Monday, 6 October 2014

Ogwen River Festival 2014: Arm of the 'Swamp-Thing'

Saturday 4th I was invited by the Sculpture Circle to join their one-day exhibition at the Parc Meurig woods in Bethesda part of ‘Gwyl Ogwen’ an event promoting the natural environment and creative arts in the Bethesda area through working with the community and in partnership for local social and economic benefit. I couldn’t think of a better location to unveil the latest edition to be added to my collection of ‘Wonderment's and Atrocities’ the Arm of the Swamp-Thing! I love the 1982 Swamp Thing movie it appeals to me on many levels as its both a superhero AND monster movie. A wronged scientist turning into a mutant plant creature starring Louis Jourdan and Adrienne Barbeau written and directed/written by Wes Craven what’s there not to like? The scene that many remember is when Swamp Thing’s left arm is hacked by a machete, later on the down hearted Swamp Thing manages to use sunlight to grow a new arm and save the day. This piece, explains what became of the lost arm, it flourished! Made from Papier-mâché and clay on a frame made from twigs and string painted with acrylics.
Although I liked the colour of the first Swamp Thing in the movie I preferred Jim Wynorski ‘organic’ look in the equally enjoyable The Return of Swamp Thing and so tried to replicate it by applying roots, lichen, moss and flowers and real ivy (growing 2” during construction of the arm). A label was enclosed that read,
‘Arm of the Swamp-Thing’ Louisiana swamps, 1982
This arm is reported to have belonged to the legendary ‘Swamp Thing’ of the Louisiana swamps believed to have once been one, Dr. Alec Holland a developer of plant/animal hybrids at a top-secret bioengineering facility. It was reported that Dr. Holland actually ‘mutated’ into the legendary ‘Swamp Thing’ by his own formula during a scuffle at the facility when a terrorist group infiltrated it. A later encounter with the group resulted in the ‘Swamp Thing’ loosing his arm. Despite being severed the arm of the of the mysterious half man/ half plant creature continues to ‘live’ to this very day.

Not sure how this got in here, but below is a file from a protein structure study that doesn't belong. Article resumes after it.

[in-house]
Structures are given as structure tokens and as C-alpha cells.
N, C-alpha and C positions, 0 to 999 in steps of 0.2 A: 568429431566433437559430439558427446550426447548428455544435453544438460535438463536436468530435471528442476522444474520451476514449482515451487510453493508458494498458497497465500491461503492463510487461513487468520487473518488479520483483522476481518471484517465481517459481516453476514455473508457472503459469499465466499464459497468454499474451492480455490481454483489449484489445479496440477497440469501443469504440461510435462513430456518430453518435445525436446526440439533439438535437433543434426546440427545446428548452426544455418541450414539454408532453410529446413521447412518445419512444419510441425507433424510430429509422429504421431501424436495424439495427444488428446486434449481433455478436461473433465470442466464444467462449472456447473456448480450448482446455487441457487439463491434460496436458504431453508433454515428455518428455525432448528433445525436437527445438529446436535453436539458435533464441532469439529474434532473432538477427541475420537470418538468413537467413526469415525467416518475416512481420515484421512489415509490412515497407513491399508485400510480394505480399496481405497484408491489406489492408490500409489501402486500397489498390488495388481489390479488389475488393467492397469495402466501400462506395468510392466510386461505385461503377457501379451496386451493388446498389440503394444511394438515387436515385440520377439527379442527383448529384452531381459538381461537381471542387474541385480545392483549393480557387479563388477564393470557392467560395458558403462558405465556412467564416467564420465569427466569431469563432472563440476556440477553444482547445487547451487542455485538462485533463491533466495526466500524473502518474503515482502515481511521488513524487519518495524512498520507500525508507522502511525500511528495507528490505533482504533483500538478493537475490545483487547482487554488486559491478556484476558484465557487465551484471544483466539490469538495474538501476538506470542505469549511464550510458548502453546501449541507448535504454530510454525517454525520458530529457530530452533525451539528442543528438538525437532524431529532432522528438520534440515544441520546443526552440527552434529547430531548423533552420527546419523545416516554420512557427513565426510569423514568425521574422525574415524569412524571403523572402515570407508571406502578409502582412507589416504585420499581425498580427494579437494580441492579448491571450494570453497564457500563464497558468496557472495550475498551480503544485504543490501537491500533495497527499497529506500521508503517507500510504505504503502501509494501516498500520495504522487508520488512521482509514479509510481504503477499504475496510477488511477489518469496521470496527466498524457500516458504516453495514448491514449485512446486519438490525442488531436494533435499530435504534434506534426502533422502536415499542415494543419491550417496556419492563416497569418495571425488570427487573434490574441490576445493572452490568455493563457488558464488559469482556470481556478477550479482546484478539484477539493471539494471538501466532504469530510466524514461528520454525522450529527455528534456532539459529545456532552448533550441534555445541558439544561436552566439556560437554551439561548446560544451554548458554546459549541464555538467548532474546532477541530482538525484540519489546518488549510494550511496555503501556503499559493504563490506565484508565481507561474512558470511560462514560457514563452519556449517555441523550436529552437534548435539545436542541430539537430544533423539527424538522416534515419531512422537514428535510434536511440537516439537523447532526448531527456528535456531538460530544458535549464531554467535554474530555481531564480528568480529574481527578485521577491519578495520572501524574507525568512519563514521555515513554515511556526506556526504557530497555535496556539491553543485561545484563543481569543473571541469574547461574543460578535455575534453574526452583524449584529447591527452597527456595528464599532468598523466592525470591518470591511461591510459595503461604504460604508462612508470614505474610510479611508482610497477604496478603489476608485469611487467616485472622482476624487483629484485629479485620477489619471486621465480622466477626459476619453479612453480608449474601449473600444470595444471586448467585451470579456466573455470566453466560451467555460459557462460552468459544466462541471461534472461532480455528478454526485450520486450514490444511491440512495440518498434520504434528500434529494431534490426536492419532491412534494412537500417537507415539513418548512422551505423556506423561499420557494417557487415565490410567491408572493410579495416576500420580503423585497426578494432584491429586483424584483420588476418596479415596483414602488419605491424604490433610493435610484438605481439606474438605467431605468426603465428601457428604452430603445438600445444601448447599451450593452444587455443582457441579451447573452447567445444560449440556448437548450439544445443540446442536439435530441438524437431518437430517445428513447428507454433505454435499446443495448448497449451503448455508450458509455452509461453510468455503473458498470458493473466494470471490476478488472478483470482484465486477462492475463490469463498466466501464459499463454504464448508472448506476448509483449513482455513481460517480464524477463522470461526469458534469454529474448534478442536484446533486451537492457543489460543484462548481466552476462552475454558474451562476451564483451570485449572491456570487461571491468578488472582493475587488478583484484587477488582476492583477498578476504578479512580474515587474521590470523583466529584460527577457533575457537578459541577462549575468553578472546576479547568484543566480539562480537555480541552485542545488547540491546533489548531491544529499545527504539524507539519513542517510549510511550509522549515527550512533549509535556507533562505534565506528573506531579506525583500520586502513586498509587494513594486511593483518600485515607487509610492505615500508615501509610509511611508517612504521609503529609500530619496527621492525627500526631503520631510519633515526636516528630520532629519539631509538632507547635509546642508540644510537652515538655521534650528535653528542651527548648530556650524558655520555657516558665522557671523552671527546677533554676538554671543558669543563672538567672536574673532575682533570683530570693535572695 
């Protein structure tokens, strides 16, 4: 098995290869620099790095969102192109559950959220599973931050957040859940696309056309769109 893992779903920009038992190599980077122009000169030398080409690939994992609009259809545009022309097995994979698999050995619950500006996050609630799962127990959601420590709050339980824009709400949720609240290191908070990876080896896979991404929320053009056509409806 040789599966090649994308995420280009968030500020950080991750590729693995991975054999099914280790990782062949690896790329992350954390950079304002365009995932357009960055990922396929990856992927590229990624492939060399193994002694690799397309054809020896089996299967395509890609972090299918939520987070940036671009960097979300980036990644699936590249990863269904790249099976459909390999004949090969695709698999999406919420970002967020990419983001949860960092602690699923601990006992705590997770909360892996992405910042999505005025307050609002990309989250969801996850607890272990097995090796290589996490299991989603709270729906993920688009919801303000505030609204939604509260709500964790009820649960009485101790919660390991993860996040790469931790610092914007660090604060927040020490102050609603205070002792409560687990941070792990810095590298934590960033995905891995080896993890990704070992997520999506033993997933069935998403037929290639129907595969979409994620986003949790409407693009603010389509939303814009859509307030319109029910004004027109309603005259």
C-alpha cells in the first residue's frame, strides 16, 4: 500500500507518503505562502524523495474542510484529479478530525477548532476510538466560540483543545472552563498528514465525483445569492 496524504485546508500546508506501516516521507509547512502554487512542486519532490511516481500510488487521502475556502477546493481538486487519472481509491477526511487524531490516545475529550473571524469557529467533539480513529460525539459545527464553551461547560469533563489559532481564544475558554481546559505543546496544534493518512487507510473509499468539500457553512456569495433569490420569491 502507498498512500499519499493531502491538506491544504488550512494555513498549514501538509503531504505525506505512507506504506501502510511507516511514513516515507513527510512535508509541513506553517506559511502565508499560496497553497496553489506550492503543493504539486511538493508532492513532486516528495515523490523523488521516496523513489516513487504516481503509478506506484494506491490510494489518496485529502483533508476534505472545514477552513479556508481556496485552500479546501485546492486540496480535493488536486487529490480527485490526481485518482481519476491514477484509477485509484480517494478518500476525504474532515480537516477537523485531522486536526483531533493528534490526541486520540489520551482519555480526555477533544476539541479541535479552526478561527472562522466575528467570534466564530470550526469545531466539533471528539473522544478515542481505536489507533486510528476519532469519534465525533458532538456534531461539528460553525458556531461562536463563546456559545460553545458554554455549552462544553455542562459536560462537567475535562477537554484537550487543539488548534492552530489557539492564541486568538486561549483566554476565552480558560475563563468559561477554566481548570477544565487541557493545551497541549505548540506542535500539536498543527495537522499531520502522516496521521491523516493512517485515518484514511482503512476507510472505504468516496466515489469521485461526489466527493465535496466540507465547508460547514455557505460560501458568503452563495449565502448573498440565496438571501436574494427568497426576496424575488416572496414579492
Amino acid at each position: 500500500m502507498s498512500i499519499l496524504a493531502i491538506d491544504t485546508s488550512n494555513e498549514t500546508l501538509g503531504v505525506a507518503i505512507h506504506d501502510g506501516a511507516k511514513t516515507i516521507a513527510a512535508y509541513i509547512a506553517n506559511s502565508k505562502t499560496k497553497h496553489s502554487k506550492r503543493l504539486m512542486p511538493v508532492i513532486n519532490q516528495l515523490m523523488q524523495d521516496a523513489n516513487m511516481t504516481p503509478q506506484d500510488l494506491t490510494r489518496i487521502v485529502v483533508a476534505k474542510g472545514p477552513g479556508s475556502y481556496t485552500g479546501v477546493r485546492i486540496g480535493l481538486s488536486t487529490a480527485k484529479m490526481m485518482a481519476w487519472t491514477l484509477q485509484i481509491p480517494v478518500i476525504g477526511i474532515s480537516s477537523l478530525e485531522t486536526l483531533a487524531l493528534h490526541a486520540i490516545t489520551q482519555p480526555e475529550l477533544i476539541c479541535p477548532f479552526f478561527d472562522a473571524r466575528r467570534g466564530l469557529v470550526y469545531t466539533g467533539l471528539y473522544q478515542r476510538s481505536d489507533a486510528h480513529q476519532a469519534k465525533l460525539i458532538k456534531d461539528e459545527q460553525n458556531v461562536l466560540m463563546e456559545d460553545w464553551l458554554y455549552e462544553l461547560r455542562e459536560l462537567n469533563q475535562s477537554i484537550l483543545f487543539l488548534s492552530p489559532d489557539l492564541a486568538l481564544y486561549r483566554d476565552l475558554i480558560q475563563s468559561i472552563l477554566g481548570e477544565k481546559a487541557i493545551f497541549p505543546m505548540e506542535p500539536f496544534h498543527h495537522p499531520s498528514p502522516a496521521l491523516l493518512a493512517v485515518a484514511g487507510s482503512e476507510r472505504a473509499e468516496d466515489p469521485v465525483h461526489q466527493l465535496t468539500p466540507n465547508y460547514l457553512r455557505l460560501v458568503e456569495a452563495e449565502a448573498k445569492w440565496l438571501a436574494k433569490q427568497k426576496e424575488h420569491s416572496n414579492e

Thankfully the heavy rain we experienced the night before held off, and the arm was placed on a tree stump along the path. The woods lent themselves perfectly to the look and it was great seeing the public, made up of art lovers and families out for the day getting up close to the piece and examining the details before making their way along the walkway to seek out other works scattered along the pathway. During the day I was also able to catch up with my fellow collaborators from last year’s 'Hidden Worlds: Hidden Artists’ Exhibition Lisa Hudson, Harri Carmichael, and Lindsey Colbourne and meet many other creative folk and local talent. It was a nice tranquil setting and everyone seemed happy and impressed, as was I and I look forward to the next one and thank them for inviting me along.





© Arfon Jones 2014. All images are copyrighted throughout the world.

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